This condition affects the common plantar digital nerve, which innervates the muscles in the foot. Symptoms will usually appear on only one side.
There are some variations, but the pain normally concentrates around the third and fourth metatarsal joint. Pain may radiate in several directions, and some people experience pain in the toes. Sensations of burning, numbness or cramps may appear. Burning sensations appear when the patient wears shoes that exacerbate the condition.
Additional sensations may appear odd to the patient. Examples include a sensation of walking on a pebble or walking on a piece of cramped fabric. The pain increases on hard surfaces and decreases when walking on carpet or other soft surfaces. Pain is often intermittent, and it may appear and recede several times during the week. Most people will only have one lesion per foot, and it is unusual to see two neuromas on the same foot. The lesion can develop when the nerve becomes compressed or irritated by small spaces around the transverse inter-metatarsal ligament.
Diagnosis of Mortons neuroma requires careful examination to exclude similar conditions and neuropathies that may affect the foot.
In addition to physical test, our doctors perform diagnostic ultrasonography to identify and quantify lesion of the interdigital nerve.
The combination of the physical examination, medical history and ultrasonography provide a complete picture of the actual condition.
If a neuroma is present, there will be pain at the area of palpation at the third and fourth metatarsals. If the clinician observes or palpates swelling around the painful area, this indicates a different condition. Physicians may also use standard tests for diagnostic purposes. For example, Tinel’s Sign test produces a sensation of pins and needles. Mulder’s Sign is performed with the patient in the supine position. The clinician compresses the foot bilaterally and presses directly on the suspected neuroma. If the pain appears directly on the point of contact, this test is positive. A neuroma can also be present if these tests are negative; however, these tests assist in the diagnosis.
Accuracy is essential for proper diagnosing and treatment planning. There are a variety of medical conditions that share similar symptoms, so other dysfunctions must be ruled out. Many of the conditions listed below involve nerve entrapments, inflammation or referral pain. The accuracy of every diagnosis involves determining the actual source of the problem. This can appear counter-intuitive in certain cases because the cause of the pain may be located distally from the presenting symptoms.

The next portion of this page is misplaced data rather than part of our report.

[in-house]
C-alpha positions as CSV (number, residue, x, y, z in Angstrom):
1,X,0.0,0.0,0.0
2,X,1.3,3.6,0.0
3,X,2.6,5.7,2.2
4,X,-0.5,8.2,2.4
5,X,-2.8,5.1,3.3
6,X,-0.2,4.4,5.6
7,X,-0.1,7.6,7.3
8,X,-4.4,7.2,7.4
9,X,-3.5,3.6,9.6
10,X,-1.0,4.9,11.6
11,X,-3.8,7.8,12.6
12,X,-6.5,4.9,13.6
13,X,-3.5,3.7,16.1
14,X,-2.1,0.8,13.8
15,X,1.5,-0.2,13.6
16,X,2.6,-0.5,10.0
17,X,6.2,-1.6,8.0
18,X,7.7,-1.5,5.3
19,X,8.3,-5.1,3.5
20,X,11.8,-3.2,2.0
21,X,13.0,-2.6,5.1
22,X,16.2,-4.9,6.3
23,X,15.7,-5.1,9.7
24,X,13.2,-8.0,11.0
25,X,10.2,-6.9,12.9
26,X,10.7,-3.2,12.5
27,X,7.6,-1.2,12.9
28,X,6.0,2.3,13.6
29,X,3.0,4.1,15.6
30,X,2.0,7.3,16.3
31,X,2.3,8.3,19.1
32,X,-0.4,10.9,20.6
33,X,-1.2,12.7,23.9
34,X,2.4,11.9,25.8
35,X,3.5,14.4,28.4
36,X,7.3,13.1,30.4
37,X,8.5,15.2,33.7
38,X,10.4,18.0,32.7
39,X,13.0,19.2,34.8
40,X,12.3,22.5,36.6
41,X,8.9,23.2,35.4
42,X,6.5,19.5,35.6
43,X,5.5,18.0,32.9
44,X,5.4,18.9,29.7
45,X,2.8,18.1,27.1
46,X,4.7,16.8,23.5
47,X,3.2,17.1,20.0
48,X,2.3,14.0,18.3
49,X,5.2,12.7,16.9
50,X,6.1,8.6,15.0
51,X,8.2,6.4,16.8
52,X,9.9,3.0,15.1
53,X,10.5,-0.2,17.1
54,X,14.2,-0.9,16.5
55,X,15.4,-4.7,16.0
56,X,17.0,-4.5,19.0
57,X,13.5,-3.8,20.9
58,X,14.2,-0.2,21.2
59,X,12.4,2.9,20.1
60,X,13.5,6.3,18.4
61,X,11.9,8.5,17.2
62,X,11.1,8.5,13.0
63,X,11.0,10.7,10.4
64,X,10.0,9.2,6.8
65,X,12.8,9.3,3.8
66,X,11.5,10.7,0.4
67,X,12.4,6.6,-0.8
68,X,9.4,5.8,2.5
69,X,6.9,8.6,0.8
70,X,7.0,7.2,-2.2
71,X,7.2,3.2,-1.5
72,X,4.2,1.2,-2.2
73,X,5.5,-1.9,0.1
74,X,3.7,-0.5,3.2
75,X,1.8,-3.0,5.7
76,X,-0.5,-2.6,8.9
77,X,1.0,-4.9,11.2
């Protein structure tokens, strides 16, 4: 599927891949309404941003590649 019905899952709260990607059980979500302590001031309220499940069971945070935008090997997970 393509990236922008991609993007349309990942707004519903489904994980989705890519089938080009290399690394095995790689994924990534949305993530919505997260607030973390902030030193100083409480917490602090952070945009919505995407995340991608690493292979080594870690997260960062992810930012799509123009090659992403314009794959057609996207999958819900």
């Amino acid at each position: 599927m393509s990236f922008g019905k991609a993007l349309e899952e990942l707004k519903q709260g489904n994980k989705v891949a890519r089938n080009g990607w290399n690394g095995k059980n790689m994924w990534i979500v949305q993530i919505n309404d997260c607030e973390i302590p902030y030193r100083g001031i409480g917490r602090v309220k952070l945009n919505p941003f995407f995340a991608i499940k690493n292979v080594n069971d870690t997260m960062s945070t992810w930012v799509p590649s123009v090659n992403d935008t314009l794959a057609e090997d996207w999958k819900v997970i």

Common conditions that mimic this particular neuroma include:
This condition is more prevalent in women than men. Women over 50 who wear high heels face thehighest risk ofdeveloping this problem.
However, this neuroma is also present in young girls who practice ballet.
Intense involvement in high-impact sports can also lead to this condition, and this risk factoraffects allgenders equally.
However, any athletic sport that requires tight-fitting footwear can contribute to the development of the neuroma. Examples include ice hockey, skiing, ice skating and running in narrow shoes. Individuals who have pre-existing conditions may be predisposed to developing the condition. People who experience an unusually high rate of this condition are people with existing foot deformations. Examples include individuals who have bunions, collapsed arches, hammer toes and corns.
The professionals at our clinic strongly believe in customized treatment plans for patients. We are proud to recommend only the protocols that address your actual problems while considering your unique medical history. We encourage every patient to provide a detailed list of all previous treatment attempts. We can offer an appropriate course of action after we fully understand what you have already tried. Failed attempts can be helpful in designing a customized treatment protocol for your needs. This will often involve several disciplines, and we combine the best therapies according to the best practices in healthcare.
In order to individualize a treatment for Morton’s neuroma we perform gait and pressure analysis in which deviation of COP ( center of pressure) allows us to find a window for biomechanical intervention where we can unload the narrowed and collapsed arch that compresses the interdigital nerve.
We use specific gait correctional therapeutic exercises together with arch supports.To decrease inflammation and regenerate the affected interdigital nerve we use low energy focused extracorporeal shockwave. In our experience 85% of patients with Morton’s neuroma can be saved from the surgery.Te surgical excision of the neuroma ha frequent consequences which often times are irreversible, therefore we recommend that every patient tries conservative care first. Be ware that general physical therapy with massage, ultrasound, electrotherapy and foot strengthening exercises is totally useless.
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